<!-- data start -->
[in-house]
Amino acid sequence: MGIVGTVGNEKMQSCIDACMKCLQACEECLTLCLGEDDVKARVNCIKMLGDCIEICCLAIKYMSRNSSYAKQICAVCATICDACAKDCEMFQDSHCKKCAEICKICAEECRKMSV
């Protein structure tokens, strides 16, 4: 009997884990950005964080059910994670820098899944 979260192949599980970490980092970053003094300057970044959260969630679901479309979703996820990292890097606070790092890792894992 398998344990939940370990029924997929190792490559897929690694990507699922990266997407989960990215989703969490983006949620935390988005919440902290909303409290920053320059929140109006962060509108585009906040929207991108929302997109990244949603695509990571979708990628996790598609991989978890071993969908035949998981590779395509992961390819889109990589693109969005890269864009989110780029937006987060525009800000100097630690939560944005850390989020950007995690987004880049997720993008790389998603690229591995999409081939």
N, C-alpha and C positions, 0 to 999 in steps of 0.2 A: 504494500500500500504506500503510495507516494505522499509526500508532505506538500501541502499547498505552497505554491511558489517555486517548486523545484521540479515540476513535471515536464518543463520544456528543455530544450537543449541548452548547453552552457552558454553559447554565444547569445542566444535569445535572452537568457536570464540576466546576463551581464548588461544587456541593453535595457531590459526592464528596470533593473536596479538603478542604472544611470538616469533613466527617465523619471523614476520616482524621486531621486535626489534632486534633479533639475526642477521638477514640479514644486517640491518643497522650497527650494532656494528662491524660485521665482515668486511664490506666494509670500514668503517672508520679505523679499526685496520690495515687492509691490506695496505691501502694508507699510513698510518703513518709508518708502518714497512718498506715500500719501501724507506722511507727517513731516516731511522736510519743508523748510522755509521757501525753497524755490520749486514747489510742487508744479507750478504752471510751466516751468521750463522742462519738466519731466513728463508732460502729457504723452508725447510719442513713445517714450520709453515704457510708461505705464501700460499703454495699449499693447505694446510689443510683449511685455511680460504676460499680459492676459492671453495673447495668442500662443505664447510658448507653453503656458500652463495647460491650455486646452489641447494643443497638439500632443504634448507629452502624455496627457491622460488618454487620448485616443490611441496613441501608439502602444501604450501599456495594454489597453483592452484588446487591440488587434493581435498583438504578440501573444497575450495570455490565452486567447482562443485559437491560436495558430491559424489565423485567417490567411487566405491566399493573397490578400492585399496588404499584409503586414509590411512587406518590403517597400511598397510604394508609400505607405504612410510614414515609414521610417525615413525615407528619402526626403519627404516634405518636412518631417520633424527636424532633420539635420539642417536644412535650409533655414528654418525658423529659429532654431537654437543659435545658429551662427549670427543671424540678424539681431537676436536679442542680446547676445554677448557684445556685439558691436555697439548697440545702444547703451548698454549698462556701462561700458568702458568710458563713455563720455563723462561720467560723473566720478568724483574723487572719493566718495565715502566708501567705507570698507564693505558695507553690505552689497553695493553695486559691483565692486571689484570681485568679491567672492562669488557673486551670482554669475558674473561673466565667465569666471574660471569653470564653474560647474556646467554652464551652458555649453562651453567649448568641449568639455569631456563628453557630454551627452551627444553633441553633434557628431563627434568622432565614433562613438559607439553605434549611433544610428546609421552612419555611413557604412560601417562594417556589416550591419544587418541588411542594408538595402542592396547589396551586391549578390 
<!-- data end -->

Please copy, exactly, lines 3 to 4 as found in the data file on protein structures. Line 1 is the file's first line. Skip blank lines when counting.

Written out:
């Protein structure tokens, strides 16, 4: 009997884990950005964080059910994670820098899944 979260192949599980970490980092970053003094300057970044959260969630679901479309979703996820990292890097606070790092890792894992 398998344990939940370990029924997929190792490559897929690694990507699922990266997407989960990215989703969490983006949620935390988005919440902290909303409290920053320059929140109006962060509108585009906040929207991108929302997109990244949603695509990571979708990628996790598609991989978890071993969908035949998981590779395509992961390819889109990589693109969005890269864009989110780029937006987060525009800000100097630690939560944005850390989020950007995690987004880049997720993008790389998603690229591995999409081939």
N, C-alpha and C positions, 0 to 999 in steps of 0.2 A: 504494500500500500504506500503510495507516494505522499509526500508532505506538500501541502499547498505552497505554491511558489517555486517548486523545484521540479515540476513535471515536464518543463520544456528543455530544450537543449541548452548547453552552457552558454553559447554565444547569445542566444535569445535572452537568457536570464540576466546576463551581464548588461544587456541593453535595457531590459526592464528596470533593473536596479538603478542604472544611470538616469533613466527617465523619471523614476520616482524621486531621486535626489534632486534633479533639475526642477521638477514640479514644486517640491518643497522650497527650494532656494528662491524660485521665482515668486511664490506666494509670500514668503517672508520679505523679499526685496520690495515687492509691490506695496505691501502694508507699510513698510518703513518709508518708502518714497512718498506715500500719501501724507506722511507727517513731516516731511522736510519743508523748510522755509521757501525753497524755490520749486514747489510742487508744479507750478504752471510751466516751468521750463522742462519738466519731466513728463508732460502729457504723452508725447510719442513713445517714450520709453515704457510708461505705464501700460499703454495699449499693447505694446510689443510683449511685455511680460504676460499680459492676459492671453495673447495668442500662443505664447510658448507653453503656458500652463495647460491650455486646452489641447494643443497638439500632443504634448507629452502624455496627457491622460488618454487620448485616443490611441496613441501608439502602444501604450501599456495594454489597453483592452484588446487591440488587434493581435498583438504578440501573444497575450495570455490565452486567447482562443485559437491560436495558430491559424489565423485567417490567411487566405491566399493573397490578400492585399496588404499584409503586414509590411512587406518590403517597400511598397510604394508609400505607405504612410510614414515609414521610417525615413525615407528619402526626403519627404516634405518636412518631417520633424527636424532633420539635420539642417536644412535650409533655414528654418525658423529659429532654431537654437543659435545658429551662427549670427543671424540678424539681431537676436536679442542680446547676445554677448557684445556685439558691436555697439548697440545702444547703451548698454549698462556701462561700458568702458568710458563713455563720455563723462561720467560723473566720478568724483574723487572719493566718495565715502566708501567705507570698507564693505558695507553690505552689497553695493553695486559691483565692486571689484570681485568679491567672492562669488557673486551670482554669475558674473561673466565667465569666471574660471569653470564653474560647474556646467554652464551652458555649453562651453567649448568641449568639455569631456563628453557630454551627452551627444553633441553633434557628431563627434568622432565614433562613438559607439553605434549611433544610428546609421552612419555611413557604412560601417562594417556589416550591419544587418541588411542594408538595402542592396547589396551586391549578390 